Having spent a good part of my childhood in Hong Kong, I remember being excited every Mid-Autumn Festival, because I would have the chance to go to the park and hang out with other kids until late at night, roaming around and showing off our awesome blown up lanterns attached to a plastic tube handle.
It’s been a long while since I’ve participated in this especially because I moved away from the city for a number of years, but it has always been something I reminisce about every time the festive period came around. It is undoubtedly part of the Collective Memories (集體回憶) of all Hong Kong children. Ahh, the good old memories.
Fast forward to today, Day One of the launch of Pokémon Go in Hong Kong. Being the typical millennial that I am, I decided to explore the streets of my neighbourhood to do some hunting and test out the game.
Everywhere I walked were people with their heads down focused on their phones, some exploring solo, some as couples and some in groups of friends. In fact, when I reached the park opposite my block, I noticed that I was reliving my childhood moments from Mid-Autumn. Except this time around instead of lanterns dangling off plastic tubes, it was brightly lit smartphones attached to portable powerbanks. And the ‘kids’, well, are probably the same kids that I would have hung out with some decades ago.
As I was washed with an overwhelming feeling of nostalgia, this strange correlation made me realise one thing. The game’s success is built on Collective Memories.
For those that have played it you’d know it’s overly simple. Open the app, walk around until you see a Pokémon appear on your screen, swipe Pokéballs at it until it’s ‘captured’. Repeat.
The game’s popularity is not because of the gameplay itself, nor is it the graphics or storyline (what storyline?). It is because of the childhood memories of the the millennials, and the sense of nostalgia and belonging the game brings. I myself reconnected with a friend I have not seen for several years just because we happened to be playing Pokémon Go in the same park by chance, and I also noticed strangers on the street connecting with one another over the game. It’s the feeling of ‘hey I know what you’re up to, you’re awesome too’, and the ability to bond and be a part of this community.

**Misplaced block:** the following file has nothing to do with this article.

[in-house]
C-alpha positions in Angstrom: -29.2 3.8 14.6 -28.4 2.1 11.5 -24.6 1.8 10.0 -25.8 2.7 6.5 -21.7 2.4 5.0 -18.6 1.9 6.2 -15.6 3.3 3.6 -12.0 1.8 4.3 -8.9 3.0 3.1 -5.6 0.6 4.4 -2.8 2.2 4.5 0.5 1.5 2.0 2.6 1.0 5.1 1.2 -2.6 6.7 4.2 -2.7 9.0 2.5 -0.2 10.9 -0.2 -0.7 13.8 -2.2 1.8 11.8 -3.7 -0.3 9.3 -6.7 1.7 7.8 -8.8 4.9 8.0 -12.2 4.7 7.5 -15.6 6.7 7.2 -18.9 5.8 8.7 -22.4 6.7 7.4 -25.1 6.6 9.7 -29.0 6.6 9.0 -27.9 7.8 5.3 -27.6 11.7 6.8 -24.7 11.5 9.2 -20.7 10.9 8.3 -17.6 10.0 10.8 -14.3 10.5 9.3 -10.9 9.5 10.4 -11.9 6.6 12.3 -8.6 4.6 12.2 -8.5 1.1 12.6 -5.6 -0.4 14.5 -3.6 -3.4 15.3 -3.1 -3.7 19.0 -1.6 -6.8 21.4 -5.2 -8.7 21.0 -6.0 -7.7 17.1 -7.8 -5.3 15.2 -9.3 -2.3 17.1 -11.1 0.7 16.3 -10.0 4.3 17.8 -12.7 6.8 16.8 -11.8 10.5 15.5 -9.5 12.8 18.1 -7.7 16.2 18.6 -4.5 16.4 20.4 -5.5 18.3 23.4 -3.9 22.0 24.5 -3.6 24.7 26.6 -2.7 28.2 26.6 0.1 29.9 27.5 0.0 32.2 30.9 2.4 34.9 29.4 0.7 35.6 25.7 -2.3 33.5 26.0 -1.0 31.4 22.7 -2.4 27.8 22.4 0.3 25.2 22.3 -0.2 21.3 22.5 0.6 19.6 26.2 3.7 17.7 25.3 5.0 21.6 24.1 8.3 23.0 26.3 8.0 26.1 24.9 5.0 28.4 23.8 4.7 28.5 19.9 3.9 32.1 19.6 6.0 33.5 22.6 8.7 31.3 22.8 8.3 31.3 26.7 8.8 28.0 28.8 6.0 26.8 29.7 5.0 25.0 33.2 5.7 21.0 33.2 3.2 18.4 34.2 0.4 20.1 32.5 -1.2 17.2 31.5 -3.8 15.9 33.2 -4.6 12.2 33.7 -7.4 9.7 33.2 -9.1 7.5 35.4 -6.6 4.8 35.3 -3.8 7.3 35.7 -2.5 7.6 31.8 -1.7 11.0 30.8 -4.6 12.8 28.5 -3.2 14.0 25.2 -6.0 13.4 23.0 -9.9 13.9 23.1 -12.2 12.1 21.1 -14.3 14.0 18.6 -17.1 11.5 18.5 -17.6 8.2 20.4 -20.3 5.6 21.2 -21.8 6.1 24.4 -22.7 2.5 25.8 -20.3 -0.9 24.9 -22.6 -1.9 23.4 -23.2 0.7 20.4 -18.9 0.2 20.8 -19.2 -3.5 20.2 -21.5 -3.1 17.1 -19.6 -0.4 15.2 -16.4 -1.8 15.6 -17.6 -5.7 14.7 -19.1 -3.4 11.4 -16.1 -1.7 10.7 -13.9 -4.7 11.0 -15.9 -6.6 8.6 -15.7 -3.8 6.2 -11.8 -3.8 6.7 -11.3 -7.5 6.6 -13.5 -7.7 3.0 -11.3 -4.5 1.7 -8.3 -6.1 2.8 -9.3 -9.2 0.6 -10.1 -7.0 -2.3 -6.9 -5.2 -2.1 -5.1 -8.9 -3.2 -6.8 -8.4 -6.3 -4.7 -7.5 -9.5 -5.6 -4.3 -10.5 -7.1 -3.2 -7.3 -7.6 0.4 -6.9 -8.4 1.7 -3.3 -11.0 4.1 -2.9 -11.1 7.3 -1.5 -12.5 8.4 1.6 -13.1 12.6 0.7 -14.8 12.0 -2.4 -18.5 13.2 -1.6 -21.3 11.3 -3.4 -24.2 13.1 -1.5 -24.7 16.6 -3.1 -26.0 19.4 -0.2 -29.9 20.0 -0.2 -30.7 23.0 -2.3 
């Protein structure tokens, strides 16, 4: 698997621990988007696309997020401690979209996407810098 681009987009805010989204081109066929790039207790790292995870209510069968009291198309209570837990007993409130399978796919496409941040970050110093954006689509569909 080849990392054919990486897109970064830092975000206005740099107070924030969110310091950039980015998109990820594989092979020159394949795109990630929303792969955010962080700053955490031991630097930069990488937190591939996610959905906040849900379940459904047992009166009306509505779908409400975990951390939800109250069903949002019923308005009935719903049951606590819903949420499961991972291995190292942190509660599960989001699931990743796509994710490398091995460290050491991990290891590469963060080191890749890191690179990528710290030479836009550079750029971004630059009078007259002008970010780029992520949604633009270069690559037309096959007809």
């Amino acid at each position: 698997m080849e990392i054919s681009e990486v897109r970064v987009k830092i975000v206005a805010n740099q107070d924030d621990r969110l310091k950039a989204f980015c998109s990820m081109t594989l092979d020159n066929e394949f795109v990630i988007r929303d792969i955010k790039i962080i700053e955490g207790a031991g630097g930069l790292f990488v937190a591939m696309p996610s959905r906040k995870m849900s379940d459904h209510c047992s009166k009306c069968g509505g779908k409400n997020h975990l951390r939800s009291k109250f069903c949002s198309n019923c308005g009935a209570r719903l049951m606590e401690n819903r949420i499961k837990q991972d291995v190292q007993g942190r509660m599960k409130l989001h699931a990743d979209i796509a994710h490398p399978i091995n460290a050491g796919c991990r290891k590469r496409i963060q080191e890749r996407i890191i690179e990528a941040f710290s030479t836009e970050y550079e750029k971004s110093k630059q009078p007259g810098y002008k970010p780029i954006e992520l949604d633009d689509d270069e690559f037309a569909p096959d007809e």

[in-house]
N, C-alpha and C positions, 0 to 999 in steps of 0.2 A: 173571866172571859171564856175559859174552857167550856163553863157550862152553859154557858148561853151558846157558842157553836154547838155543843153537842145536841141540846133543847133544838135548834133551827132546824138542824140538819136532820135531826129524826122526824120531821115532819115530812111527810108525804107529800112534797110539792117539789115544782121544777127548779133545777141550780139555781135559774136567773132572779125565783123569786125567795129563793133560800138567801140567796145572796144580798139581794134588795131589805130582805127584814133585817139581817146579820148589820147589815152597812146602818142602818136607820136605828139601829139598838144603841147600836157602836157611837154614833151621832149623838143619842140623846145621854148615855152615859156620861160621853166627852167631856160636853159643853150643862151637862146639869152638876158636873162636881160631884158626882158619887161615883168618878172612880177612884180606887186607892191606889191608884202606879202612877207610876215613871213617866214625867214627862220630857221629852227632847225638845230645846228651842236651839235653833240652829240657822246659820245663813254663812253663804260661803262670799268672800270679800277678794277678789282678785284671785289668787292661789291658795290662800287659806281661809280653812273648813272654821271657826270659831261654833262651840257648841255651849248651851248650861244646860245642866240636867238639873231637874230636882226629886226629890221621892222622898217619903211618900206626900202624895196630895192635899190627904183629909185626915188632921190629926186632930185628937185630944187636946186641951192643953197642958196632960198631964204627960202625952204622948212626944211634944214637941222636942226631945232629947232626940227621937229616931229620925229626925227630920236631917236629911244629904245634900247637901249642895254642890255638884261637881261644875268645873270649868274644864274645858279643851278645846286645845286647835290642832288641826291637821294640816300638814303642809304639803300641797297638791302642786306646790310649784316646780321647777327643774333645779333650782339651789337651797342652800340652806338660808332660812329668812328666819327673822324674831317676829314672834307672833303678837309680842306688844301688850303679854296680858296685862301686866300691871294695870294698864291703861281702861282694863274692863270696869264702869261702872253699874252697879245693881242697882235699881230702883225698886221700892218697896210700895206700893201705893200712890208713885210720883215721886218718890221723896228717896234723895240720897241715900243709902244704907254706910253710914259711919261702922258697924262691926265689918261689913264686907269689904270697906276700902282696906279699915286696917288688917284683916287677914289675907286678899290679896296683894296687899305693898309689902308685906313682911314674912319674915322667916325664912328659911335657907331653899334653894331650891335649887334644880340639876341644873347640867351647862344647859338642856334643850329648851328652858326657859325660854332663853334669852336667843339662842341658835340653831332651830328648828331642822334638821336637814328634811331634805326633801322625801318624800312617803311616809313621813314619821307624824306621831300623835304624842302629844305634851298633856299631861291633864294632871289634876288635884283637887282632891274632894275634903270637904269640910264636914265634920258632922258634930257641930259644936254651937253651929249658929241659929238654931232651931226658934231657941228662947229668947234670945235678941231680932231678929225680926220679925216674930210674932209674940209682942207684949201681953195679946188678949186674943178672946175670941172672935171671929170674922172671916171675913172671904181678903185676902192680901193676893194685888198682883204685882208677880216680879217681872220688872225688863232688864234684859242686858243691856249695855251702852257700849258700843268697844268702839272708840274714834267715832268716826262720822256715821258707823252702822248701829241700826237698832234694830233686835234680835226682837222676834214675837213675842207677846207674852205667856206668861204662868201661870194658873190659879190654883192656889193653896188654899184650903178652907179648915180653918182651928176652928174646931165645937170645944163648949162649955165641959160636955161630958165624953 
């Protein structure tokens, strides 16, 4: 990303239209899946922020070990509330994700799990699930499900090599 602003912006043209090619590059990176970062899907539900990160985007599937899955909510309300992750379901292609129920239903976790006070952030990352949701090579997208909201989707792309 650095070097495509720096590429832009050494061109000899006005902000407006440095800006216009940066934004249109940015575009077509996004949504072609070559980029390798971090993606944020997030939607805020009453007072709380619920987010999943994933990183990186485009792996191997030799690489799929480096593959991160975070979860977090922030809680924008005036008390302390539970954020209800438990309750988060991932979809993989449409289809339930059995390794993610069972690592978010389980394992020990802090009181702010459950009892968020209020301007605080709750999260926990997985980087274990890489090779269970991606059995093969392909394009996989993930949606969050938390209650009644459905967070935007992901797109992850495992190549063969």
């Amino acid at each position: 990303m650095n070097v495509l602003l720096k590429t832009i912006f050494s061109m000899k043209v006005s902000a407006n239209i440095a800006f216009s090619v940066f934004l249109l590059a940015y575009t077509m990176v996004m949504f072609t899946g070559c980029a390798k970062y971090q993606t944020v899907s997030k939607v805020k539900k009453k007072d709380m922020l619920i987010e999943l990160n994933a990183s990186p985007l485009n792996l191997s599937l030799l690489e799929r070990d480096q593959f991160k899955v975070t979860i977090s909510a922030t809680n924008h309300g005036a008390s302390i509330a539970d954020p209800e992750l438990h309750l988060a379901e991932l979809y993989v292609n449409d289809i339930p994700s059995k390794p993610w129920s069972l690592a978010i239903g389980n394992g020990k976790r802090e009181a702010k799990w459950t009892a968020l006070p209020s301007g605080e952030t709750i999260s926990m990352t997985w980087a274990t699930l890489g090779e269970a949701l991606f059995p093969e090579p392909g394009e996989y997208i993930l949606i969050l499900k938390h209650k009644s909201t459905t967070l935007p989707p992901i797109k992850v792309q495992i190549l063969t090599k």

Within three days of its release, Pokémon Go attracted more users than Twitter.
As of mid-July 2016, the game attracted just under 21 million daily active users in the US, surpassing Candy Crush saga’s audience of 20 million and making it the biggest mobile game in US history.
Also share prices skyrocketed for Nintendo, albeit being a case of mistaken identity. But that’s another story.
Key takeaway for your business?
It is estimated that millennials will be spending $200 billion annually by 2017. So if you wanna be the very best, like no one ever was (please excuse the reference), you need a thorough understanding of their behaviour.
Pokémon Go is a golden example of how millennials consume products. They act on feelings and emotions. Genuine connections with a brand are more convincing for them than any sales or marketing tactics that they are targeted for.
So find relevance in your product for your target market, activate emotional responses. Be convincing in your communications, and build genuine relationships with them.
That’s the only way to catch ’em all.